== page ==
MC Electrical Engineering Seniors Showcase Projects That Could Benefit Consumers Nationwide
Senior electrical engineering students at Mississippi College are using their problem-solving skills to develop projects that could help Americans conserve resources, minimize expenses, and even save lives.
The students unveiled prototypes for a drone-based search-and-rescue system that uses radio frequency to locate individuals in post-disaster environment situations when satellite communication is not an option, and an electronic water sensor for lavatories that can detect leaks and control water usage, during a public exhibition in the Math, Chemistry, and Computer Science Building on the Clinton campus.
According to Chris Maggio, associate professor and chair of engineering, computer science, and physics at MC, the projects have the potential to benefit servicepeople and consumers nationwide.
“When students finish the senior design course, they should demonstrate a set of outcomes that are expected of all engineers,” Maggio said. “The entire class is geared toward that assessment, and I thought the presentations were great. I’m proud of the job these students did.
“We always try to come up with projects that have some type of benefit for someone. We felt the drone project hit home for us – it was particularly relevant to what we have experienced in this area of the country. We still remember Hurricane Katrina and the sight of officials going through New Orleans on search-and-rescue missions.”
“Project Drone,” presented by William “Brady” Faessel, Logan Pitts, and Ian Cobb, could save the lives of individuals stuck within their houses following a disaster.
“If somebody was trapped in the attic of their home, point-to-point communication with a satellite isn’t possible through obstructions,” Cobb said. “You have to be outside.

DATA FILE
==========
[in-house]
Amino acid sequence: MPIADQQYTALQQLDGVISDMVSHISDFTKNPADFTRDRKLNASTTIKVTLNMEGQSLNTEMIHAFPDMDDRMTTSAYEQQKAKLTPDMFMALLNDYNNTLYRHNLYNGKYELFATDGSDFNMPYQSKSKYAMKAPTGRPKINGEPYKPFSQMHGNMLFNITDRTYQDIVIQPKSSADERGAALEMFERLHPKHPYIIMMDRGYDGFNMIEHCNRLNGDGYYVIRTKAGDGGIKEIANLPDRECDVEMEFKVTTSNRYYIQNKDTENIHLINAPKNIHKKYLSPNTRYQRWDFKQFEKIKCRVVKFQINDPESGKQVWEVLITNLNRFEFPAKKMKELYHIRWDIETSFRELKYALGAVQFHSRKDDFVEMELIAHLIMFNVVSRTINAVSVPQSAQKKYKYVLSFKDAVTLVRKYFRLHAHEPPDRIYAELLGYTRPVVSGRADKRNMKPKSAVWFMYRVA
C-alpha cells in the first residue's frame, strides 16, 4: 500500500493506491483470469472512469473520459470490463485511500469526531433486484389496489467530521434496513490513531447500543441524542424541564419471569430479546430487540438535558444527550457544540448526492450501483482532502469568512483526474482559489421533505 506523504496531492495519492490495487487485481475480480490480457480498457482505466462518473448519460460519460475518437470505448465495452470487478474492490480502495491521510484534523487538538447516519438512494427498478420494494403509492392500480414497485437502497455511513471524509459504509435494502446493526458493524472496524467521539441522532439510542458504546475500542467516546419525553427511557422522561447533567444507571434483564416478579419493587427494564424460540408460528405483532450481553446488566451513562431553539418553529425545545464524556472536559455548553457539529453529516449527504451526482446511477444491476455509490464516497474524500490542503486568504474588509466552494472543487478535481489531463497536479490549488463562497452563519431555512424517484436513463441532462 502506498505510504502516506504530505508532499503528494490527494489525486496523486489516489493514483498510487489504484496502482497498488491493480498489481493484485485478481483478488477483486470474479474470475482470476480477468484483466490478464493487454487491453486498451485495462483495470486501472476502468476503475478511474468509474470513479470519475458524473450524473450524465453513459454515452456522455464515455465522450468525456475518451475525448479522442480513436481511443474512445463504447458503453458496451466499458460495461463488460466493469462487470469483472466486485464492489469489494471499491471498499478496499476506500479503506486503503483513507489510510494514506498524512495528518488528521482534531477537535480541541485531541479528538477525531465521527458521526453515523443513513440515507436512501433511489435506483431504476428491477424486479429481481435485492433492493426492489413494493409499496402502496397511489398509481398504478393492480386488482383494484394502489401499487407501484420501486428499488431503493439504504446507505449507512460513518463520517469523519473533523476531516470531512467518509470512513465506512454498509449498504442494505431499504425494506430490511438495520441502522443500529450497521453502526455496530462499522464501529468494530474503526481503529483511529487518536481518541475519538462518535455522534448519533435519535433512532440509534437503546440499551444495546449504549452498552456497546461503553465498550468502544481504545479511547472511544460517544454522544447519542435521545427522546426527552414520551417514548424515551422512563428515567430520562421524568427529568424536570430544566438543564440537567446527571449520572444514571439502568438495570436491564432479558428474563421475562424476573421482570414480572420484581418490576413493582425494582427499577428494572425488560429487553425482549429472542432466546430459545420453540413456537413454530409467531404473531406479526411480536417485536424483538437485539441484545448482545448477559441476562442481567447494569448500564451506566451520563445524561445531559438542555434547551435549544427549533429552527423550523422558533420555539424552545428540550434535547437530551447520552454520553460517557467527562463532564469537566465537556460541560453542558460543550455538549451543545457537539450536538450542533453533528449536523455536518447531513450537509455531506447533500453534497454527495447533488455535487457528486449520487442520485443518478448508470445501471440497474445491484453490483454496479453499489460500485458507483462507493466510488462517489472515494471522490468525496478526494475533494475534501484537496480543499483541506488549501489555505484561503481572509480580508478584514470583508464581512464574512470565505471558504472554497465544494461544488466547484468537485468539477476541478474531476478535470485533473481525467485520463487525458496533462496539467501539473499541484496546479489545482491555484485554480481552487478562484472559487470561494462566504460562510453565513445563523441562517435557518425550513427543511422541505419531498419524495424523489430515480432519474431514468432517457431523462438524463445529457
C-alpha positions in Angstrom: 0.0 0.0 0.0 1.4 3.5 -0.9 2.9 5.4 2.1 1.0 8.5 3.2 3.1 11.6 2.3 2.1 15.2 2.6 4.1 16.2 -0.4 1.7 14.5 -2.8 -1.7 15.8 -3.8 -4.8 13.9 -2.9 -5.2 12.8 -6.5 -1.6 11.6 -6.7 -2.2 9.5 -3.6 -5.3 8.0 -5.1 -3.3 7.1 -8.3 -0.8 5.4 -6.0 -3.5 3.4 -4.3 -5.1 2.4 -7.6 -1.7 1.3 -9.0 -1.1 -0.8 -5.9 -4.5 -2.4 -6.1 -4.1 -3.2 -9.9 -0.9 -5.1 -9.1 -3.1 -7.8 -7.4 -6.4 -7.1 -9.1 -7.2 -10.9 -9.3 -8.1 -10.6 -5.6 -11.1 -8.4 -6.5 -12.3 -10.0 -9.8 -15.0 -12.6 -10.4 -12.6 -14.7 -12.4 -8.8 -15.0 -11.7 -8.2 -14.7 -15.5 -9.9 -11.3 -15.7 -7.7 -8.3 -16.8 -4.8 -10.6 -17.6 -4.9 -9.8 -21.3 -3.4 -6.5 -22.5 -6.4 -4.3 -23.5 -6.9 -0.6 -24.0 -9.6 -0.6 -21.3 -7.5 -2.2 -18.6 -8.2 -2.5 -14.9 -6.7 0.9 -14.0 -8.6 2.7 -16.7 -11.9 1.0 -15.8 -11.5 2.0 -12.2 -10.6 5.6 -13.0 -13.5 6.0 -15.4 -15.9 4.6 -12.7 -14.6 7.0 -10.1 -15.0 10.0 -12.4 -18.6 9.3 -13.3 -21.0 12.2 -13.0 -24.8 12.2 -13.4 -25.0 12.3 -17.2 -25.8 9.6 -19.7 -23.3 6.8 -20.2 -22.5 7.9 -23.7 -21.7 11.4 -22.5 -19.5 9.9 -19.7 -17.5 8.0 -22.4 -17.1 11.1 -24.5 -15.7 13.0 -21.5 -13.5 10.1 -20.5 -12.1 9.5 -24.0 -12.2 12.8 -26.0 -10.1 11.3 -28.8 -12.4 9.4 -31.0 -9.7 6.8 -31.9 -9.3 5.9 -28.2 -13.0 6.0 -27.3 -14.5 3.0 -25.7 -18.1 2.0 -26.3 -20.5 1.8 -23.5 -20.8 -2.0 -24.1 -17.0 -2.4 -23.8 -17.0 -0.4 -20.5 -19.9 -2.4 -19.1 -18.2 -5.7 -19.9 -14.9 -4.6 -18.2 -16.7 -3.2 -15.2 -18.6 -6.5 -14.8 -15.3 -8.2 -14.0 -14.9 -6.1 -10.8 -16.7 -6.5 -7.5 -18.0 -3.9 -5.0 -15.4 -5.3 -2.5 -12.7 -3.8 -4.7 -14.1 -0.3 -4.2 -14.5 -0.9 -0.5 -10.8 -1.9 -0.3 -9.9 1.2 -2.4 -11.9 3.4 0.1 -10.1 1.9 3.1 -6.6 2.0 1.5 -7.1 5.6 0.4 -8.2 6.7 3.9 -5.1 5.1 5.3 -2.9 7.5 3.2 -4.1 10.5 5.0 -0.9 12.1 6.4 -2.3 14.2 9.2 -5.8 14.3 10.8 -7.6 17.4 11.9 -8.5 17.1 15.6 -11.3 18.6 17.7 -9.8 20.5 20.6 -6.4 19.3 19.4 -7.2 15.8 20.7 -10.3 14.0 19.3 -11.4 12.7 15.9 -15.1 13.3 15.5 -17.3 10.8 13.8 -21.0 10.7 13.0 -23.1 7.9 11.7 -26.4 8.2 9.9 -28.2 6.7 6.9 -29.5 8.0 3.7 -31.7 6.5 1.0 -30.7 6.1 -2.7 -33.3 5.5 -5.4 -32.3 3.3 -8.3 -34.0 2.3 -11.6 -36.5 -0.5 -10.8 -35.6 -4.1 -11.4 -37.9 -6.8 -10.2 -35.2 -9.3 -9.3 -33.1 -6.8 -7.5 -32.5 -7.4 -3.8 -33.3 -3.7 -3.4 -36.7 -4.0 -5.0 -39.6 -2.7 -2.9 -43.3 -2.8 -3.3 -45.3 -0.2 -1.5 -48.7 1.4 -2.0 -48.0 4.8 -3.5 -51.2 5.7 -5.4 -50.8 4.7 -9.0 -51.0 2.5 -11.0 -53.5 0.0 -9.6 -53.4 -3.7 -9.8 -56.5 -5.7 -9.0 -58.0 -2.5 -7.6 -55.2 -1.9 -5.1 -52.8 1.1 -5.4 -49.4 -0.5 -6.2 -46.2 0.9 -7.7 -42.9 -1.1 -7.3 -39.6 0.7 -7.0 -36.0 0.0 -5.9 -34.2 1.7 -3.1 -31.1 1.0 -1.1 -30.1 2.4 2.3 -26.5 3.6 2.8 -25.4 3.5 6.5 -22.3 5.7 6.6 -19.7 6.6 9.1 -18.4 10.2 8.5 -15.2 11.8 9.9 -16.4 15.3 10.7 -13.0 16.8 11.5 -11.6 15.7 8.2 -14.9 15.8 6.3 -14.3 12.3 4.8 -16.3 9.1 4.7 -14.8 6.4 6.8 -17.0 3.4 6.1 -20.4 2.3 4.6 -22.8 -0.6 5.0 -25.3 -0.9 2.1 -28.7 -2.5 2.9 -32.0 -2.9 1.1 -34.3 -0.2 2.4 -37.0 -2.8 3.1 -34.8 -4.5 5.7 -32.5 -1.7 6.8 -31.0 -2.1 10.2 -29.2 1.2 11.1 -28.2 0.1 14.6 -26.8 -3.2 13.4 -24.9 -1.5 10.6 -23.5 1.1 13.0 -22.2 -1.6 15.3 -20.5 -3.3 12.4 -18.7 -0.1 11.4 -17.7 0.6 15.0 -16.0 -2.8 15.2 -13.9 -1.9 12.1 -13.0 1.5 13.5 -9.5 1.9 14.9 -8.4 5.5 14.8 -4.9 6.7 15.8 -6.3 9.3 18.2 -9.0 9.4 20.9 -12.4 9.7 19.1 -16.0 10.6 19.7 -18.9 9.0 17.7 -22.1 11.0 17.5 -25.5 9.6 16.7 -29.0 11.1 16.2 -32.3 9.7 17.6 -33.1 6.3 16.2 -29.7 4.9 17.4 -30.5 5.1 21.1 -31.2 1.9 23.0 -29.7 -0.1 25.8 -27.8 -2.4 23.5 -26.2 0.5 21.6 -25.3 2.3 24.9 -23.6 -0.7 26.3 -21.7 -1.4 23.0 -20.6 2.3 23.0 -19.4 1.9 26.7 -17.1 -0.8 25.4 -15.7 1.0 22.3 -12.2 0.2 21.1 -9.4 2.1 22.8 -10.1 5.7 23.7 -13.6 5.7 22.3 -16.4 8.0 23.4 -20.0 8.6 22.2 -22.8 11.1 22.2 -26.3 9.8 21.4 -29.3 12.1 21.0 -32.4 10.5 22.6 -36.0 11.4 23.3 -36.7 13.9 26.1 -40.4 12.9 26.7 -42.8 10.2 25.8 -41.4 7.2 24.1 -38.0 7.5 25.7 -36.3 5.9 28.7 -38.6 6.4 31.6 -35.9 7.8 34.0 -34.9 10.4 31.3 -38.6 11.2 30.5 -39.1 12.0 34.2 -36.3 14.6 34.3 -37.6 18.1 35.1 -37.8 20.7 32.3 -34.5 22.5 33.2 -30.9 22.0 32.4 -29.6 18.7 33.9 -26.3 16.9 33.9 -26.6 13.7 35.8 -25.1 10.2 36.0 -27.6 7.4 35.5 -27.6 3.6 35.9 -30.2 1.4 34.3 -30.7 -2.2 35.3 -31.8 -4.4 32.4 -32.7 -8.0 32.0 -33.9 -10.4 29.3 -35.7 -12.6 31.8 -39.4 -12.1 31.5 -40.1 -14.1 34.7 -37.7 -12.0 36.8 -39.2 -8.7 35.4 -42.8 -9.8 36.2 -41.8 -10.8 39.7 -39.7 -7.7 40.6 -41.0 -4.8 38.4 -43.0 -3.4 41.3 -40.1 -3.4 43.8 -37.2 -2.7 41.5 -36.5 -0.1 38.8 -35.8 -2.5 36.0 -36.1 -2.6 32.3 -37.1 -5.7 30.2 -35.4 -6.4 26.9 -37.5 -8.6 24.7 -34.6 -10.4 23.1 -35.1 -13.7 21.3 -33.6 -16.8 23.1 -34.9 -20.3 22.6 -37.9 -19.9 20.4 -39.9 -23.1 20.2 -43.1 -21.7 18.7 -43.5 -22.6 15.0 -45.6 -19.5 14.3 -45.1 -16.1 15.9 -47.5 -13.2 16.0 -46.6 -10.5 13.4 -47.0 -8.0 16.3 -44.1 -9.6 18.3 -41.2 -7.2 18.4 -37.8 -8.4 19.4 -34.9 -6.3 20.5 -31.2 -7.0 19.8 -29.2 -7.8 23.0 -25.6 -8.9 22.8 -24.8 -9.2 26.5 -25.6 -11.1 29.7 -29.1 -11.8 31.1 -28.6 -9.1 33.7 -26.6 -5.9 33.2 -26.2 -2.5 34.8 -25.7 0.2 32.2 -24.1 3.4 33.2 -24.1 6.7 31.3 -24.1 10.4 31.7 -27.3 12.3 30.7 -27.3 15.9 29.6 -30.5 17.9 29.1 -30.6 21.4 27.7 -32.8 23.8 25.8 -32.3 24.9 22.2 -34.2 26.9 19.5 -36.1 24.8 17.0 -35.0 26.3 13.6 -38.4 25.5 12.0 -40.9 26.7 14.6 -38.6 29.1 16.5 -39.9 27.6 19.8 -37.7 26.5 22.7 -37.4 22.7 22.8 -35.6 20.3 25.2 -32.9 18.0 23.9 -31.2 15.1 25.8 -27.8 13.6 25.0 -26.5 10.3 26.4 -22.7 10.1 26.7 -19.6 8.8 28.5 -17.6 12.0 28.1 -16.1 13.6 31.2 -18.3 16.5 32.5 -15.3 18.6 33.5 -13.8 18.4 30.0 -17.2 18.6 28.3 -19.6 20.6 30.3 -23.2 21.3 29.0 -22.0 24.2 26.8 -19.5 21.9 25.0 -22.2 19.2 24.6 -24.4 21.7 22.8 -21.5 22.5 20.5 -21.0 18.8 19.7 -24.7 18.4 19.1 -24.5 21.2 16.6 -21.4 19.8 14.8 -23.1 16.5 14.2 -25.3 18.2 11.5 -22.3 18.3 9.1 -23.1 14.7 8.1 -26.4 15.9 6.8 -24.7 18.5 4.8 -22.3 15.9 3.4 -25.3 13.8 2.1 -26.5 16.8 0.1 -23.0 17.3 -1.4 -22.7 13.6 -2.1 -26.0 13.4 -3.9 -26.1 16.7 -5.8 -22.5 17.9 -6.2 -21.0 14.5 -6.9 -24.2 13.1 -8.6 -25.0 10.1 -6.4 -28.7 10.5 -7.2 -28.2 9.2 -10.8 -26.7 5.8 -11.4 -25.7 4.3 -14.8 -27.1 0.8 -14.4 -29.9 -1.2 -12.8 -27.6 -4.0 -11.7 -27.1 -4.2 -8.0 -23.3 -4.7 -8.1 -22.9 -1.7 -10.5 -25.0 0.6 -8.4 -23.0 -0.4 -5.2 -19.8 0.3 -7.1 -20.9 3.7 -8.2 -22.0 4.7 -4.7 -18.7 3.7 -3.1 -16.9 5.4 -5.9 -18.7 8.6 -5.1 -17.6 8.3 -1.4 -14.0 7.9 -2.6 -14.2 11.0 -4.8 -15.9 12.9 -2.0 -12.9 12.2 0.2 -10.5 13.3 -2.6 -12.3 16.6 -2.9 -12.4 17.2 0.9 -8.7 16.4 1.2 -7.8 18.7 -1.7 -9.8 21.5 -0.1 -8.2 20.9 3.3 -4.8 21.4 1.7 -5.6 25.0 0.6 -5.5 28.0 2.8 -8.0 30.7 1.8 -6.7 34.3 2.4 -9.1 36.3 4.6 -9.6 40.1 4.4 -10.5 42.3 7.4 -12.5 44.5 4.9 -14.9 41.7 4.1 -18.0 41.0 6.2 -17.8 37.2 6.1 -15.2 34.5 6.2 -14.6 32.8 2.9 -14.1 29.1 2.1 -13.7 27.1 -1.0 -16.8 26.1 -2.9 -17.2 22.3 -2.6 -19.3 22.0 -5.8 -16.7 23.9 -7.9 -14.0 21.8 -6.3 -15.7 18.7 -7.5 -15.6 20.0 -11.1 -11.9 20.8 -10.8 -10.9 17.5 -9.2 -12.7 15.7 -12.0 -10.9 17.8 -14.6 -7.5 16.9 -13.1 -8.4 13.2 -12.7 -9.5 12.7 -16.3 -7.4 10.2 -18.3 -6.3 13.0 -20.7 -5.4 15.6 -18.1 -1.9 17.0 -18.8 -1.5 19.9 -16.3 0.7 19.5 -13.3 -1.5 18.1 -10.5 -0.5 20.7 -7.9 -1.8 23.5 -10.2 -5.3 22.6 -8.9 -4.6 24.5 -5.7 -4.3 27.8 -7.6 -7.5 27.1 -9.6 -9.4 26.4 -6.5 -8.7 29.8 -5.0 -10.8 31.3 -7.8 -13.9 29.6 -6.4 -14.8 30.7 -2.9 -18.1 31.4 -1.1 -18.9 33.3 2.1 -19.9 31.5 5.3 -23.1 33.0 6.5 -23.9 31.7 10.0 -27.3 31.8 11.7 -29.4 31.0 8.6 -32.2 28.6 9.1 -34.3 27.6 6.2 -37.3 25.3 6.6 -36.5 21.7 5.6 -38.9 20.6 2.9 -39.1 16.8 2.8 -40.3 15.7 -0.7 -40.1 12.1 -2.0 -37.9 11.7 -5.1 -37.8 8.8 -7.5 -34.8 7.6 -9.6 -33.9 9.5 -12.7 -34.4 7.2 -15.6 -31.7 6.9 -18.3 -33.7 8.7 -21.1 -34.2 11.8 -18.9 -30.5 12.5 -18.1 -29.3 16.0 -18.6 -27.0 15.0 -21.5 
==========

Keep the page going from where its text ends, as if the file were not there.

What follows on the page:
“Our device allows you to transmit a signal that search-and-rescue crews can pick up via a drone payload.”
The project consists of three parts: a beacon that contains the resident’s name, address, and other data; a drone payload that detects and stores the homeowner’s information, and a homing unit that helps locate missing individuals.
“If search-and-rescue crews can’t find the person based upon a GPS tag or an address, they can pull out my component,” said Cobb, who developed the homing unit. “It is a received signal strength indicator. Using a linear LED output, the crew can home in on the beacon’s signal on the ground.”
Cobb said his team felt pressure while working on a device that could one day save lives.
“There were many ethical considerations,” he said. “Throughout the duration of the project, there was a sense that this needs to work and be rigorously tested because this is bigger than a senior design presentation. We couldn’t cut any corners.
“There’s still work that needs to be done, but it’s cool to be a part of something that, in a different revision, could save lives.”
The lavatory water sensor has the capacity to conserve critical natural resources. Maggio said the clever project struck the right balance of what a team of four students could achieve within the two-year time requirement.
“One of the challenges for the faculty when we come up with these projects, is to determine if they will be reasonable given the expectations of the course and the educational background of the students. Are they too easy? Are they too hard? Would the students be done in a week? Would it take a three-year turnaround?
“This project checked all the boxes we needed for a group of four students to complete.”
The “Lavatory Water Level Monitoring and Control System” by Will Buchanan, Luke Blundell, Zack Myers, and Colin Walters replaces the float valve that often performs poorly and can cause leaks when the toilet tank is not filled correctly.
“We replaced the valve with an ultrasonic sensor, an electronic valve, and a microcontroller,” Myers said. “They can all talk to each other, set the water to a specific height, and detect leaks. That can save thousands of gallons of water for a single toilet during a month.
“If apartments were to install this device, they could save up to an estimated $80,000 a year for a 600-unit complex.”
Myers was responsible for developing the application that consumers would use to control the device. After initial installation – in which a calibration routine would help determine the optimum setting for water flow inside the tank – the device would notify the user whenever there was a leak or improper water fill.
To make sure the students are properly progressing from the conceptual stage to a functional prototype, electrical engineering faculty require them to meet a series of deliverables throughout their allotted two-year time frame.